The Pope calls himself the vicar of Christ, and yet we know how fiercely he opposes him. This spectacle frightens the simple and ignorant. Why is this? even because they consider not that what David has predicted happens now. Let us, then, remember that not those only were by this prophecy warned who saw Christ rejected by the Scribes and Pharisees; but that we are also by it fortified against daily offenses, which might otherwise upset our faith. Whenever then, we see those who glory in the title of prelates, rising up against Christ, let it come to our minds, that the stone is rejected by the builders, according to the prediction of David. And as the metaphor of building is common, when political or spiritual government is spoken of, so David calls them builders, to whom is committed the care and power of governing; not because they build rightly, but because they have the name of builders, and possess the ordinary power. It hence follows, that those in office are not always God’s true and faithful ministers. It is, therefore, extremely ridiculous in the Pope and his followers to arrogate to themselves supreme and indubitable authority on this sole pretense, that they are the ordinary governors of the Church. In the first place, their vocation to govern the Church is in no way more just or more legitimate than that of Heliogabalus to govern the empire. But though we should allow them what they unblushingly claim, that they are rightly called, yet we see what David declares respecting the ordinary rulers of the Church, that they rejected Christ, so that they built a stye for swine rather than a temple for God. The other part follows, that all the great, proud of their power and dignity, shall not prevail, so that Christ should not continue in his own place.

And a stone of stumbling After having comforted the faithful, that they would have in Christ a firm and permanent foundation, though the greater part, and even the chief men, allowed him no place in the building, he now denounces the punishment which awaits all the unbelieving, in order that they might be terrified by their example. For this purpose he quotes the testimony of Isaiah 8:14. The Prophet there declares that the Lord would be to the Jews a stone of stumbling and rock of offense. This properly refers to Christ, as it may be seen from the context; and Paul applies it to Christ, (Romans 9:32.) For in him the God of hosts has plainly manifested himself.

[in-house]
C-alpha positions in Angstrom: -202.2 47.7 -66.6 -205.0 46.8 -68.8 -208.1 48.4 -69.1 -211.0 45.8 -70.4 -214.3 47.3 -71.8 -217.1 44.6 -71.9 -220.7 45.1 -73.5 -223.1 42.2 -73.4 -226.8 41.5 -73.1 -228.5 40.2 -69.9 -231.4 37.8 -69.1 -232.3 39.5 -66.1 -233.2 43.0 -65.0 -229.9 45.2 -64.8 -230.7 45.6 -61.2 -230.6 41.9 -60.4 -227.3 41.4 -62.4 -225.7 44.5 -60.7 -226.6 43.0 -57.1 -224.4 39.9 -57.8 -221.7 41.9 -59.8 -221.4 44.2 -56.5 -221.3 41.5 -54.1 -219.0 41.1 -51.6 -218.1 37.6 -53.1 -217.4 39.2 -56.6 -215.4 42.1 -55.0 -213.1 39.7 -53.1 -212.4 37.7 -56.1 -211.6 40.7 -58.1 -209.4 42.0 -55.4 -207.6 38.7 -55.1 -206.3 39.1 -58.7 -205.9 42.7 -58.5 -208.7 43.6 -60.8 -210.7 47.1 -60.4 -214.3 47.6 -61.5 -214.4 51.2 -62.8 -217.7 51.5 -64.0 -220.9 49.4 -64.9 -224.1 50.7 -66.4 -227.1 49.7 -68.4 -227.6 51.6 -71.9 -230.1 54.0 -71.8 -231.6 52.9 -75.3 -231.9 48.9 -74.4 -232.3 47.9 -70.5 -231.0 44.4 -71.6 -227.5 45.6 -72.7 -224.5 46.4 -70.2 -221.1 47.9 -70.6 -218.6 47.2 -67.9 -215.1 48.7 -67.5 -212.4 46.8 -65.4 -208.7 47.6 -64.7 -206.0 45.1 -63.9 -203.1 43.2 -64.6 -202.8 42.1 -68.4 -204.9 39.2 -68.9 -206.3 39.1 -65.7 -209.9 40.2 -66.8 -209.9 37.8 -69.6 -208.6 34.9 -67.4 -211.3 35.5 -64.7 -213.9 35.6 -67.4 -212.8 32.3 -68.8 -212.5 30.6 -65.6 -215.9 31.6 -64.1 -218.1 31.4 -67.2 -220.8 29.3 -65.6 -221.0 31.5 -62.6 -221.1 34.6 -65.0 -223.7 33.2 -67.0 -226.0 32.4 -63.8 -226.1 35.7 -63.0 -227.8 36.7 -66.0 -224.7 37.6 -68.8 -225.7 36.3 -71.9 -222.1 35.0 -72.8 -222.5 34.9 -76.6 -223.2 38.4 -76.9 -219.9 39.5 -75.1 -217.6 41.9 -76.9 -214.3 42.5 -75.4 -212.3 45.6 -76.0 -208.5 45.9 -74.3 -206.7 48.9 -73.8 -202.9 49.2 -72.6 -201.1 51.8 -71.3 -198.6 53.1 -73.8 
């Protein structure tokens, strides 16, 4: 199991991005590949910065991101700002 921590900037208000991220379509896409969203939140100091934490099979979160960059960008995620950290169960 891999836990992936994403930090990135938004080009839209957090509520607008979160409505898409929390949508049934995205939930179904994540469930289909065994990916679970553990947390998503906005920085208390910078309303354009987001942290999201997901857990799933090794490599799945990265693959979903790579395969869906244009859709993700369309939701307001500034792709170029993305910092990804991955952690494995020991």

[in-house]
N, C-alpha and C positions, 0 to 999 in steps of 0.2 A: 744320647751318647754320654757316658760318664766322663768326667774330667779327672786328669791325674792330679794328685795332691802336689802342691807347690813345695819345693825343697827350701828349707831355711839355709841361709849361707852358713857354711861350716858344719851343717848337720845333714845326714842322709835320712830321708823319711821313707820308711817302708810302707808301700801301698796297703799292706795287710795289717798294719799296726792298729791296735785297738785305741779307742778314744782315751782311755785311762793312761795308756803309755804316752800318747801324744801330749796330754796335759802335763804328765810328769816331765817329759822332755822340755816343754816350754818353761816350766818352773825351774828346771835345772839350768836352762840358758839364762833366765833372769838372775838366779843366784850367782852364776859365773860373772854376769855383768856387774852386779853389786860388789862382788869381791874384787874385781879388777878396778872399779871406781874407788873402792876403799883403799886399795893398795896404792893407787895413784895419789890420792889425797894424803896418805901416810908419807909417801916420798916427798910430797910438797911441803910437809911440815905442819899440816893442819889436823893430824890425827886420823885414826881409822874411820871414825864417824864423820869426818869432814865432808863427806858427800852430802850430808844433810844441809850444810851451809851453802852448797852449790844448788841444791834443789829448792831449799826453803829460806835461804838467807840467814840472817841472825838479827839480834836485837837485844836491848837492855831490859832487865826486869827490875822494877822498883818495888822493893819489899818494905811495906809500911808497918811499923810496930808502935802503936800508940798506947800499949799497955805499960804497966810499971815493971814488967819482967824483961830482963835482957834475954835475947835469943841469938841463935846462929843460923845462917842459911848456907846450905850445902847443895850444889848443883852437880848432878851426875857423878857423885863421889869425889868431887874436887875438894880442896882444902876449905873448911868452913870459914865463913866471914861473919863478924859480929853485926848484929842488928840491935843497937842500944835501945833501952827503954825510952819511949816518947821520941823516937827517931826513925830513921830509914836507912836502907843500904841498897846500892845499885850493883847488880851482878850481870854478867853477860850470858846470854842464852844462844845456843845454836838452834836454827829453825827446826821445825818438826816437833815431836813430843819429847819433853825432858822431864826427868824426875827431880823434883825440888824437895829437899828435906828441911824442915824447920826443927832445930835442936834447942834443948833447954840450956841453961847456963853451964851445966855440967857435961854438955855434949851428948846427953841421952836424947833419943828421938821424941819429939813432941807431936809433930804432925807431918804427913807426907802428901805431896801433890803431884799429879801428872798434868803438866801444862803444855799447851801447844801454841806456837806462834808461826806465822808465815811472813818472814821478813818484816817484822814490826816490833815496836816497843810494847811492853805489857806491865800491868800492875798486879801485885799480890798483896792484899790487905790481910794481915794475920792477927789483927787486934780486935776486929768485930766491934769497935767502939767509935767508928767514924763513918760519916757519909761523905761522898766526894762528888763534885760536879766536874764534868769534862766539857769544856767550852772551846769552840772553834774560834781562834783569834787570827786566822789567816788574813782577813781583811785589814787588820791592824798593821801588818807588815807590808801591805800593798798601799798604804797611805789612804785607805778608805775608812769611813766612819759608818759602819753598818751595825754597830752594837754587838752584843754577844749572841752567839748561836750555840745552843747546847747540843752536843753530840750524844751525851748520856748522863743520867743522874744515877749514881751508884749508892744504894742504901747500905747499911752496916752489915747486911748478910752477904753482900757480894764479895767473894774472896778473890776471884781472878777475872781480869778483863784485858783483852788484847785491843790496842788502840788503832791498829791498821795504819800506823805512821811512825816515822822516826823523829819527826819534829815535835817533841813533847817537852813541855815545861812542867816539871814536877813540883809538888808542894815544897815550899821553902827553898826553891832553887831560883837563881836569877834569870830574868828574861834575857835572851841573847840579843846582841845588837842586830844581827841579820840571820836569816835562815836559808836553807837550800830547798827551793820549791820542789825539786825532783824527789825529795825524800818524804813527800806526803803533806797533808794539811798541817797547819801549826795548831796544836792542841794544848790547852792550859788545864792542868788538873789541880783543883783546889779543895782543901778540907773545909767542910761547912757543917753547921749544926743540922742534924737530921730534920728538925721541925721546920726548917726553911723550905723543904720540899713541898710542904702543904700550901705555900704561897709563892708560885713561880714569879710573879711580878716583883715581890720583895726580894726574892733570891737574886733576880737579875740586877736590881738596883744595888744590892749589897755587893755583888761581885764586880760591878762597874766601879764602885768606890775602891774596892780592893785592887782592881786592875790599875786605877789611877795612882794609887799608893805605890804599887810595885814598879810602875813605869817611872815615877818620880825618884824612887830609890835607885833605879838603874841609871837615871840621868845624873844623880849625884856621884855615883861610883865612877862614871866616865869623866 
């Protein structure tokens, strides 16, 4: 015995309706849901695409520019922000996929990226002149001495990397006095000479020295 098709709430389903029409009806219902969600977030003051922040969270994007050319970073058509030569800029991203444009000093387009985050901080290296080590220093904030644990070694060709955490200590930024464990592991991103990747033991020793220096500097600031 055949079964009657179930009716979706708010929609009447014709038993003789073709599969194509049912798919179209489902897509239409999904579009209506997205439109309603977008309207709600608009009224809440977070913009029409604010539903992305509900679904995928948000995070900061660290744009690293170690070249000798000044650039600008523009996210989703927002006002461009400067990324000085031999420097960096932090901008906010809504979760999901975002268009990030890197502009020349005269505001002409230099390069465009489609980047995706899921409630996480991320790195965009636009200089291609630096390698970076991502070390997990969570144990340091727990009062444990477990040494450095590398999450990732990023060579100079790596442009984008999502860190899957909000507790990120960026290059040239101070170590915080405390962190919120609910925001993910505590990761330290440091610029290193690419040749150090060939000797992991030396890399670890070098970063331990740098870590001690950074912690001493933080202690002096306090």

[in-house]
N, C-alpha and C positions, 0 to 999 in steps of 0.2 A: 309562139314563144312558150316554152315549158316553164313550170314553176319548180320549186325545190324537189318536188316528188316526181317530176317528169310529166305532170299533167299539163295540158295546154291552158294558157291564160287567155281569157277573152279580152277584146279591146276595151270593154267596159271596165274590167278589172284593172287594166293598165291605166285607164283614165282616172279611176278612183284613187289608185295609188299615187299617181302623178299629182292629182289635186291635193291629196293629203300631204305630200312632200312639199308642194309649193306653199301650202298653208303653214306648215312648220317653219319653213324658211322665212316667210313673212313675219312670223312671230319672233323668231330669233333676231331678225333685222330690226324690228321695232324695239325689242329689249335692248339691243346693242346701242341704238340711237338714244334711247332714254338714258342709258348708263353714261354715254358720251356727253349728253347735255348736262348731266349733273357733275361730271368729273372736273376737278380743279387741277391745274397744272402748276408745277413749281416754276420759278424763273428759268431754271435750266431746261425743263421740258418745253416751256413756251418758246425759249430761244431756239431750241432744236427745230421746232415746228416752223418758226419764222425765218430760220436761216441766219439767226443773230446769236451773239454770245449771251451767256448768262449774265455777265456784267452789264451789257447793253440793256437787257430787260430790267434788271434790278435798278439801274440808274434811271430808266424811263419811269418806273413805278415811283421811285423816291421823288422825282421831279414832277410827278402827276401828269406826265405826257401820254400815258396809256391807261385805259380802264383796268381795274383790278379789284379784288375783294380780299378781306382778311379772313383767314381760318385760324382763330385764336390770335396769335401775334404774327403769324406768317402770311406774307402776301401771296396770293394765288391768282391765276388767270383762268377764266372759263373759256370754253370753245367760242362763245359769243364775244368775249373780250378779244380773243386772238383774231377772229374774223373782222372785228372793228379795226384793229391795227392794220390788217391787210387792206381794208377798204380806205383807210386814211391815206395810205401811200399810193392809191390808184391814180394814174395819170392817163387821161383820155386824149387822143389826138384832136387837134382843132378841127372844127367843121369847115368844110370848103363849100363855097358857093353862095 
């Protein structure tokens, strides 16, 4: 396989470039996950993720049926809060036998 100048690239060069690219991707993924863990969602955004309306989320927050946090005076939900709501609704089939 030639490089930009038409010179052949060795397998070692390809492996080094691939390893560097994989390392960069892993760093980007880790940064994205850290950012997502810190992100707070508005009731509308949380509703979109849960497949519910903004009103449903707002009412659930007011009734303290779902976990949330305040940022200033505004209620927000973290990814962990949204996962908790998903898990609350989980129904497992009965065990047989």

Here, then, the terrible vengeance of God is denounced on all the ungodly, because Christ would be to them an offense and a stumbling, inasmuch as they refused to make him their foundation. For as the firmness and stability of Christ is such that it can sustain all who by faith recumb on him; so his hardness is so great that it will break and tear in pieces all who resist him. For there is no medium between these two things, — we must either build on him, or be dashed against him. 2323     There are in this verse two quotations, one from Psalm 118:22, and the other from Isaiah 8:14. That from the Psalms is literally the Sept., and is the same as quoted in Matthew 21:42; Mark 12:10; and Luke 20:17. In all these instances it is λίθον, and not λίθος according to the Hebrew. It is therefore necessary to consider κατὰ as to, or, with respect to, as understood, a thing not uncommon in Greek. With regard to ἡ τιμὴ, a noun for an adjective, it refers to the stone, or to him, in the preceding verse; but as the metaphor of stone is still continued in this verse, it is better to retain it here, “it is precious,” that is, the stone; and especially as Christ is represented before, in verse 4, a stone “precious” in the sight of God. — Ed.




Advertisements